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Embracing a time for change

4Students Fall 2016 Supplement
|Written By Mervin Brass
Embracing a time for change

Last year, the Truth and Reconciliation Commission issued its much anticipated report on six years of information gathering from across Canada amassing volumes of witness statements from thousands of Indian residential schools survivors and from those involved in the system that has become what some say is Canada’s greatest shame.

Instead of releasing recommendations like most inquiries, the three-member commission released 94 Calls to Action challenging the governments from across Canada to implement the United Nations Declaration on the Rights of Indigenous Peoples and to educate Canadians on residential schools and their impacts on First Nations, Métis, and Inuit peoples.

There is a section entitled Justice that calls for sweeping changes to Canada’s justice system with two of the Calls to Action focusing on the education of law students and the training of practising lawyers.

The Call to Action #27 states: We call upon the Federation of Law Societies of Canada to ensure that lawyers receive appropriate cultural competency training, which includes the history and legacy of residential schools, the United Nations Declaration on the Rights of Indigenous Peoples, Treaties and Aboriginal rights, Indigenous law, and Aboriginal–Crown relations. This will require skills-based training in intercultural competency, conflict resolution, human rights, and anti-racism.

The Call to Action #28 states: We call upon law schools in Canada to require all law students to take a course in Aboriginal people and the law, which includes the history and legacy of residential schools, the United Nations Declaration on the Rights of Indigenous Peoples, Treaties and Aboriginal rights, Indigenous law, and Aboriginal–Crown relations. This will require skills-based training in intercultural competency, conflict resolution, human rights, and anti-racism.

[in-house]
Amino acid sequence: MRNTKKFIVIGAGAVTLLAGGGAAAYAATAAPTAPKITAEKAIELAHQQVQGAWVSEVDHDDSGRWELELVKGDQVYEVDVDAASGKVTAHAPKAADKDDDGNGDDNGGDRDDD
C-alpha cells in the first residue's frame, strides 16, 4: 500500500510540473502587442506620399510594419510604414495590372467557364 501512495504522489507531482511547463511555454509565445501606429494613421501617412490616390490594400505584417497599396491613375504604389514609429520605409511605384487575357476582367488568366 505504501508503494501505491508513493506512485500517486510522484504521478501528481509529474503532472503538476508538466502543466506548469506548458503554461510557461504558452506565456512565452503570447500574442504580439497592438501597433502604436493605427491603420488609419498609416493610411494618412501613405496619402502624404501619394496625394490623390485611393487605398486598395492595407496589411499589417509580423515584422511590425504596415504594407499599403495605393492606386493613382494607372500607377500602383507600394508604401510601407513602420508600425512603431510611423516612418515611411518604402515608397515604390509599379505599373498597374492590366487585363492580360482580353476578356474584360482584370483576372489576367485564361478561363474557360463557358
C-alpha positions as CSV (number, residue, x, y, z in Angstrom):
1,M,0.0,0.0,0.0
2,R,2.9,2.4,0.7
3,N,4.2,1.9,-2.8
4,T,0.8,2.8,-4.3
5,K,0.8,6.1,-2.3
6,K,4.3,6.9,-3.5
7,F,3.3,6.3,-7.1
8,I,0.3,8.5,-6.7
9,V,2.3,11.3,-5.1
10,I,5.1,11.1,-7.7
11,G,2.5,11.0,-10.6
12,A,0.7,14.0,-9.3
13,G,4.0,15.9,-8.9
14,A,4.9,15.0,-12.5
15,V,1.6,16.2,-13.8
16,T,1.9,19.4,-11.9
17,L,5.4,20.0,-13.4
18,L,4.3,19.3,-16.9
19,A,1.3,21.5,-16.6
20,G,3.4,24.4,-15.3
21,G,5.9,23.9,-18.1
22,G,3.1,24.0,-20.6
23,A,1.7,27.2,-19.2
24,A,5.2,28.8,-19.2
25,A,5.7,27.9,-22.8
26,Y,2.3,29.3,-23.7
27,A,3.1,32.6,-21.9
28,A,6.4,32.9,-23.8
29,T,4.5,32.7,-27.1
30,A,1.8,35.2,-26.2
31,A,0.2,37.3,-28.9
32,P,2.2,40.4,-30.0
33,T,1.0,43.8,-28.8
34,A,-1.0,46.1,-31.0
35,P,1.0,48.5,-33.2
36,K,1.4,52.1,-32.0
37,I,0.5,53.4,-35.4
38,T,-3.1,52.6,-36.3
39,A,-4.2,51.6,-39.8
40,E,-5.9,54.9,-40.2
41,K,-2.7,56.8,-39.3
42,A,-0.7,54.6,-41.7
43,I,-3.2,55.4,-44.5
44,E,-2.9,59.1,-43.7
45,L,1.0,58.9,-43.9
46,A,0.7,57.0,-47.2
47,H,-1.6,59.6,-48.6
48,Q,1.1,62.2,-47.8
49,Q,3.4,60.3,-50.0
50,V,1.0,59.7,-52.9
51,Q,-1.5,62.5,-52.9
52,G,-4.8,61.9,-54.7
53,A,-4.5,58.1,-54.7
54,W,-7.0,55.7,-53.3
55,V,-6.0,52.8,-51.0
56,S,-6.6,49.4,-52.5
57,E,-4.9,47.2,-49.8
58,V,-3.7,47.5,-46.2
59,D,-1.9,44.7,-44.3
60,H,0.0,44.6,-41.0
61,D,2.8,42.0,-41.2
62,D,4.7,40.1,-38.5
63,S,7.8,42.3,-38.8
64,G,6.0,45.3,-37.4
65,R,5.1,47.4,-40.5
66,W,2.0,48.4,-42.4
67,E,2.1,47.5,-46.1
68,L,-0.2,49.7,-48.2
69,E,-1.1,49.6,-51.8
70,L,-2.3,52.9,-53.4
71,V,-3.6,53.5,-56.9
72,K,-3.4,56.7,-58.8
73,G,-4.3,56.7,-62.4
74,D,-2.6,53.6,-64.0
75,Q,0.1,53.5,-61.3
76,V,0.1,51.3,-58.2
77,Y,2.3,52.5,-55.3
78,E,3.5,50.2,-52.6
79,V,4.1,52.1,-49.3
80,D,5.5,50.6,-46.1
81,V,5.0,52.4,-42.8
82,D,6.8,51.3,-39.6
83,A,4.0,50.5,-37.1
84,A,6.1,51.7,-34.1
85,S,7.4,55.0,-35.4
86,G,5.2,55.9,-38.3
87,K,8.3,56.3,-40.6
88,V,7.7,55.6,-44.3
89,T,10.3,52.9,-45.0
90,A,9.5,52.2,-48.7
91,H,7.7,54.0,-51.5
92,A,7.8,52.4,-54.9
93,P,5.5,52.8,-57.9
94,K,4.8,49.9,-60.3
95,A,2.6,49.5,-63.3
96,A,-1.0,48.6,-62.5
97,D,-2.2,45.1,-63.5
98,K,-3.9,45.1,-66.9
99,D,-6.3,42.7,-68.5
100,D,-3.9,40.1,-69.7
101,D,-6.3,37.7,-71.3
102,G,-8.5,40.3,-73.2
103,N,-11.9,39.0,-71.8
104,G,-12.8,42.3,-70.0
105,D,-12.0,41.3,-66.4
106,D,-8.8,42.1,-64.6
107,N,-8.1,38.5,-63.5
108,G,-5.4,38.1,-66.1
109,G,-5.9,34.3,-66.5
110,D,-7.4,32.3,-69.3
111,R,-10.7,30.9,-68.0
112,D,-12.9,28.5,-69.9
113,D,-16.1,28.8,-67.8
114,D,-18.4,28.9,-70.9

A country in denial

Rebecca Johnson remembers getting her students to raise their hands if they had ever watched a series of John Wayne western movies she referenced. The University of Victoria law professor noticed that one of the students, who was about her age, kept raising her hand every time the question was asked. Soon, the indigenous woman, from the N.W.T., raised her hand more than 20 times.

Johnson says she uses the method to show her students about how culture teaches who are the cowboys and who are the Indians, how law is brought to empty spaces.

“I’m a bit freaked out by this because that’s a lot of westerns for anyone to see,” says Johnson. “I said, ‘Val, what the heck’s up? How can you possibly have seen so many westerns?’”

“So Val says, ‘Oh, because I went to residential school when I was young and every Saturday we got to watch movies. Every Saturday they showed us a western. So I would say I’m cheering for the cowboys and my younger brother would say I’m cheering for the Indians. So I thought, I better cheer for the Indians to support my younger brother.’”

Johnson describes the discussion as a powerful, life-changing moment.

“It was like someone had taken their fist and punched through into the back of my guts and ripped my spine forward and threw it out,” Johnson says, describing the reaction to her student’s story. “I had this visceral response to it. What? Someone my age was in residential school? In my mind, they were a thing of the early 1900s.”

Canada’s last Indian residential school closed in 1996. The reality weighed heavy on Johnson.